Some did the hiding and some of them knew or should have known what they were up to, but, most of them were just buyers of instruments rated AAA that paid some basis points more. Now since the regulators did not require you to put up a lot of capital for them they seemed to make a lot of sense as a safe investment.

    Even today is hard to make heads or tails about many of these instruments.

  11. I agree, the executives are extraordinary at developing a specific business climate and it certainly impacts the direction of the firms. But that is not the same things as saying that they understand and appreciate the mechanics of their firms.

  12. How can such very bright people have such faith in tools they knew nothing about? That’s what I find so extraordinary about this. These are people who got paid tens of millions of dollars TO KNOW these things, Per.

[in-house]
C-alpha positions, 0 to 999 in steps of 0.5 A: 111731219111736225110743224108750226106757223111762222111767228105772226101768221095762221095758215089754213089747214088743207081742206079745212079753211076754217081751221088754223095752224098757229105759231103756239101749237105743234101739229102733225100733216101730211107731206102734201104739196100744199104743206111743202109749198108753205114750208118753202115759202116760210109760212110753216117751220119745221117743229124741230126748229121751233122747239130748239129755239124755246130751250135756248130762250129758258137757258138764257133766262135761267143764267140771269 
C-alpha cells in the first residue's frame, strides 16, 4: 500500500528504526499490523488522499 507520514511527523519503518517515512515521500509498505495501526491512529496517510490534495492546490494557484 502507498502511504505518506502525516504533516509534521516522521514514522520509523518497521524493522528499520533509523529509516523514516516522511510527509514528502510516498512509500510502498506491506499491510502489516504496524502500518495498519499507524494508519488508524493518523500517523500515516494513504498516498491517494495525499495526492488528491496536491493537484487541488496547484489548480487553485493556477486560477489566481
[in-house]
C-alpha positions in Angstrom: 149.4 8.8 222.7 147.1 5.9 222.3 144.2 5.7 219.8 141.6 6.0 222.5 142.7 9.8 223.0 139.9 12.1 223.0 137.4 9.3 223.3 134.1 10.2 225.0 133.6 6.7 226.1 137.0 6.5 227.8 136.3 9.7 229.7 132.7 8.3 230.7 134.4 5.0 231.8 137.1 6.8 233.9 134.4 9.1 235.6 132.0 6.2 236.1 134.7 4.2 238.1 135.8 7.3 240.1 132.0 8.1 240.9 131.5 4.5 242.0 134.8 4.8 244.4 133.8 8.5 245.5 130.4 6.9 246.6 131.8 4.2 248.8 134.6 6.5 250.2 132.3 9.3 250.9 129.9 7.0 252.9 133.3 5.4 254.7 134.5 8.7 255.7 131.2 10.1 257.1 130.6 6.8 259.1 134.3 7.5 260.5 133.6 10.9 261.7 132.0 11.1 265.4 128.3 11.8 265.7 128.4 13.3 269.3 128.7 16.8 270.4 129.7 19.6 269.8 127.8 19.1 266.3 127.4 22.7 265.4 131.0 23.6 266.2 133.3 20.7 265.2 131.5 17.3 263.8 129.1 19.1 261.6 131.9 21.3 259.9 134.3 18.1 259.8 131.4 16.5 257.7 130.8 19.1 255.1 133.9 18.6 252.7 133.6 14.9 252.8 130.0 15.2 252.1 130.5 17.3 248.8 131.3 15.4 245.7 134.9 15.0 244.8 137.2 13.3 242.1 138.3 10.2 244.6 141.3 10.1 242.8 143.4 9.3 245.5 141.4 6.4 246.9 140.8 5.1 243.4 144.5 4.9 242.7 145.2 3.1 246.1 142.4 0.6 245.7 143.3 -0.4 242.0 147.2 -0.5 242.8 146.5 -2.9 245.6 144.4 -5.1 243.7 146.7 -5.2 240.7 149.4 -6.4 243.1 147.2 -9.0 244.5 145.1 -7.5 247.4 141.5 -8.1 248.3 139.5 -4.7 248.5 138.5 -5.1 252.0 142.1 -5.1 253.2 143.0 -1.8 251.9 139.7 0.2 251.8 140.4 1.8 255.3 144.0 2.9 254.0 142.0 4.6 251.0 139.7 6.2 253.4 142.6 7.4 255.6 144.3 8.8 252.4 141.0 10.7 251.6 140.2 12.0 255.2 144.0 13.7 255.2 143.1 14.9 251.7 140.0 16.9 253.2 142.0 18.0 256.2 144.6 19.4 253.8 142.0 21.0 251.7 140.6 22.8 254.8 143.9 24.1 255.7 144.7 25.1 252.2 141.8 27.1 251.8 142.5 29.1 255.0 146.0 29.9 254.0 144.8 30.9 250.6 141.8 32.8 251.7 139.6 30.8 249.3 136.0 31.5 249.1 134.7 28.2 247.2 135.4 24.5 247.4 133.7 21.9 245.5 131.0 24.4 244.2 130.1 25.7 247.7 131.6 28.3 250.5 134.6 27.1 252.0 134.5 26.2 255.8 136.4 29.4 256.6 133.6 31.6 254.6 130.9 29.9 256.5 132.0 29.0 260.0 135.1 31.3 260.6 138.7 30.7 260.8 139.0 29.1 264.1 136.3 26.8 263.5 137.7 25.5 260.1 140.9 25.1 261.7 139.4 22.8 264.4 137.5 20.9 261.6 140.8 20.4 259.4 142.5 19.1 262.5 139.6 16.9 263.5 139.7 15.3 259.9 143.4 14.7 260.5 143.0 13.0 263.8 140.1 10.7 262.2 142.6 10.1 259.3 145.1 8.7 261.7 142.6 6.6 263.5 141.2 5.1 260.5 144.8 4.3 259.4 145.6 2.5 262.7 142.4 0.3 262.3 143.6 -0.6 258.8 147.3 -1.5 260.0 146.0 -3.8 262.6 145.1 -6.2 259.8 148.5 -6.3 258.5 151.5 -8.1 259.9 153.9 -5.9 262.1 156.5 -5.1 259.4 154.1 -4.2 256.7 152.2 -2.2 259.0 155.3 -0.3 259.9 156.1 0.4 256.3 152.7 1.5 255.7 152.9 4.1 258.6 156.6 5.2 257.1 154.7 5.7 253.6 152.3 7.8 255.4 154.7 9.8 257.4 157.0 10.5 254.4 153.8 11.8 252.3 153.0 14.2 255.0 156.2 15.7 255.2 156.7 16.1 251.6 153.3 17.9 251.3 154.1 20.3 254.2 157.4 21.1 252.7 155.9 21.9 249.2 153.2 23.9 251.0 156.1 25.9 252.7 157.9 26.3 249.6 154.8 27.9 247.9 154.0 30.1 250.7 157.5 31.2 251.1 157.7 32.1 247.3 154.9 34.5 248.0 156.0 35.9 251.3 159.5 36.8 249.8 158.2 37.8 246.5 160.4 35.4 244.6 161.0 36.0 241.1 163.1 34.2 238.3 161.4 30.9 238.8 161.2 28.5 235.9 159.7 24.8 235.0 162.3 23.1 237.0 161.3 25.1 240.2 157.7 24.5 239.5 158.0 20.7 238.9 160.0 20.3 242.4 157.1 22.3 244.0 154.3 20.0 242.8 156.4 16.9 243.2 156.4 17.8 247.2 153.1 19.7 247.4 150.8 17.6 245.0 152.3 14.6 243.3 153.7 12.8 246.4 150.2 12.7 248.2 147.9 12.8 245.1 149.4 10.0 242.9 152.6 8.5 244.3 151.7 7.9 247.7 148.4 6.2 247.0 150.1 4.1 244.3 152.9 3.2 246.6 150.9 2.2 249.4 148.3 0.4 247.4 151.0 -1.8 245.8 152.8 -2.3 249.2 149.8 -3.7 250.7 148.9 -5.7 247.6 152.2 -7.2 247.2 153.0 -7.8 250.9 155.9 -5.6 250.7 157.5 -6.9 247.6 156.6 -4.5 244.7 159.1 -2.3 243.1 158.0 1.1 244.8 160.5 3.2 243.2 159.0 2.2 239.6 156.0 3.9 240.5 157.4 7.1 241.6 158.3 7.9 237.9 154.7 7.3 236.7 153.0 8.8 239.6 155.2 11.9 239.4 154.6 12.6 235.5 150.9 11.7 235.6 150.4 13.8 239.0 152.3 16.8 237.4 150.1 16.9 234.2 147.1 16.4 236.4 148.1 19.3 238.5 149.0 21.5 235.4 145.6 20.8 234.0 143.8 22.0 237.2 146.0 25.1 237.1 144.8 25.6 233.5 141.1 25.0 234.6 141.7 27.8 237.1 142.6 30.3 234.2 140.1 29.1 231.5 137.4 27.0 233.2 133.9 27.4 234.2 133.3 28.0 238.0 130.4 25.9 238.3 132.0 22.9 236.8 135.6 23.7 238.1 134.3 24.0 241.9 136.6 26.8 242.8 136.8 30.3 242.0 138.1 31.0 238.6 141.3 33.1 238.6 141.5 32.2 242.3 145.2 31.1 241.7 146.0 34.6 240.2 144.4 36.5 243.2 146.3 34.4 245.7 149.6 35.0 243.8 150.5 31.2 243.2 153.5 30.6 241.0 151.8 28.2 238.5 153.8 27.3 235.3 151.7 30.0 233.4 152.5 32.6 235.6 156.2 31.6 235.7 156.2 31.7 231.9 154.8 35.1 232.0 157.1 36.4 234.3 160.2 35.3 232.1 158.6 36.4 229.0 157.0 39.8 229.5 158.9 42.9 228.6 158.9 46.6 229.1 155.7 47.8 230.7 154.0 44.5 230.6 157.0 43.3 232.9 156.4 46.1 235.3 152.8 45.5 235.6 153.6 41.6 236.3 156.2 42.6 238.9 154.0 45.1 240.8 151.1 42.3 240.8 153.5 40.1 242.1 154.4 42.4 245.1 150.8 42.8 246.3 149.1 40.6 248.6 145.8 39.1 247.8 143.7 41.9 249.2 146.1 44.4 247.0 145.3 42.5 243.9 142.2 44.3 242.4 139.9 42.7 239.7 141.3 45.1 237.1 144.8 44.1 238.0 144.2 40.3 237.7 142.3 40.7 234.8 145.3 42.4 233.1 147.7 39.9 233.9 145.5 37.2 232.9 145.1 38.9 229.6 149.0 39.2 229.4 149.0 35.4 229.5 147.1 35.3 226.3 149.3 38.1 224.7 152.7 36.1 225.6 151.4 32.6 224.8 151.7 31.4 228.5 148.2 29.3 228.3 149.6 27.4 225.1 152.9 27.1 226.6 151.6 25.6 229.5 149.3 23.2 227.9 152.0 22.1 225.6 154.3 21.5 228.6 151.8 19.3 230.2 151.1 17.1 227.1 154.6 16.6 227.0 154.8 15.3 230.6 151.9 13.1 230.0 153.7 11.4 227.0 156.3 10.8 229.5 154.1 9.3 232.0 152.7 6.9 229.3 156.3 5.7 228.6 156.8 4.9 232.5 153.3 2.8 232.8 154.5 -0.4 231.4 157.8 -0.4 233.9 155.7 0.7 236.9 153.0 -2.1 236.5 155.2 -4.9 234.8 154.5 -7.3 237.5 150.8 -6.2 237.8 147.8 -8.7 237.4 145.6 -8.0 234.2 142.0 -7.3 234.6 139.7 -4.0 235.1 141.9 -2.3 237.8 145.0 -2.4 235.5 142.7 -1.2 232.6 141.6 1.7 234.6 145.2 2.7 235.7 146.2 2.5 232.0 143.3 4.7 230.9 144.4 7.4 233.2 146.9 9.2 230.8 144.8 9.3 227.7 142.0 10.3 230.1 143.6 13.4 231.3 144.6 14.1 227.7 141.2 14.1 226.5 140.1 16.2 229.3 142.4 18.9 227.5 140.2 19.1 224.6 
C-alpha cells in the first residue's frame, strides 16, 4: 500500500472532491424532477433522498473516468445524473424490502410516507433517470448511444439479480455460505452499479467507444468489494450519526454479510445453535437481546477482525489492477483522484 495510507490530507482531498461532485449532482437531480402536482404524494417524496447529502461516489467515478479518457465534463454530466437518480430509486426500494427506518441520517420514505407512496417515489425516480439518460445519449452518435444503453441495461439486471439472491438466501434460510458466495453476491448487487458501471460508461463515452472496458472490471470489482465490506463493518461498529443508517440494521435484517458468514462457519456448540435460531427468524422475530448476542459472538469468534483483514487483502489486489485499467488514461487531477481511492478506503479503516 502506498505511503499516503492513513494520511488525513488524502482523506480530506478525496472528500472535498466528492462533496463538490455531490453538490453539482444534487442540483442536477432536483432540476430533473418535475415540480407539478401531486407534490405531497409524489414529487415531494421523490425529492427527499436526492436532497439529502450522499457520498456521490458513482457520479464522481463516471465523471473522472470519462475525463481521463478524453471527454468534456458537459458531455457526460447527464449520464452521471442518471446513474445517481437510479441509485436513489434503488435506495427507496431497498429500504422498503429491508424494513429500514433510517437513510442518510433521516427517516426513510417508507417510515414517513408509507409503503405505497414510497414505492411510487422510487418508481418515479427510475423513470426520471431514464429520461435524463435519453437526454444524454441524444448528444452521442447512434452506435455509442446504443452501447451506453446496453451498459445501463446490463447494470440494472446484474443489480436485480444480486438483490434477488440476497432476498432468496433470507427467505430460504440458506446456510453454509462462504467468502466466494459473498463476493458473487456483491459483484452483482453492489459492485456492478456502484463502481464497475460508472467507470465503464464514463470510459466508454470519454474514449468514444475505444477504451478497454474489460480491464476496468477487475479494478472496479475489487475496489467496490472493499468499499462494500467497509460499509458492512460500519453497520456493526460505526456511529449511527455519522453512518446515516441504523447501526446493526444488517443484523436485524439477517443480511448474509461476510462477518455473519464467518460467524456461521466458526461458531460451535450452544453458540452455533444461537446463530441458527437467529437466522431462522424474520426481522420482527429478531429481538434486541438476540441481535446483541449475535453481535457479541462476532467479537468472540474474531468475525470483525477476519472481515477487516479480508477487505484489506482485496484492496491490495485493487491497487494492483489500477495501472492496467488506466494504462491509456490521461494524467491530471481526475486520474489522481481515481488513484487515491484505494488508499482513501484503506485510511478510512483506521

At least, so I thought until last fall…

    And if they’re too foolish to look into the tools they’re using, why do the continue to get bonuses after the crash? Why do THEY get to profit from this catastrophe?

  13. I have wondered many a time how one executive can be expected to fully comprehend the operations of a multi-national corporation with billions in revenue. Seems impossible….

  14. I think I’m firmly in Anne’s camp when she says she’s “incredulous to hear about yet another excuse people claiming for the failures over there on Wall Street.” While I agree there’s a psychological element, that does not absolve the guilty parties one bit. How many times have we heard “Well, everyone was doing it and I just got caught up in the euphoria”? That might be a passable excuse if you’re speeding down the highway going 75 in a 55 but not when you’re literally gambling with the structural integrity of the American economy. Let’s lay blame where it belongs: Rubin, Greenspan, Graham, the credit rating agencies, the predatory lenders, the greedy (and corrupt in many cases) bankers and lastly let’s not forget the “flippers” who wrecked the housing market for honest people just wanting to buy a home.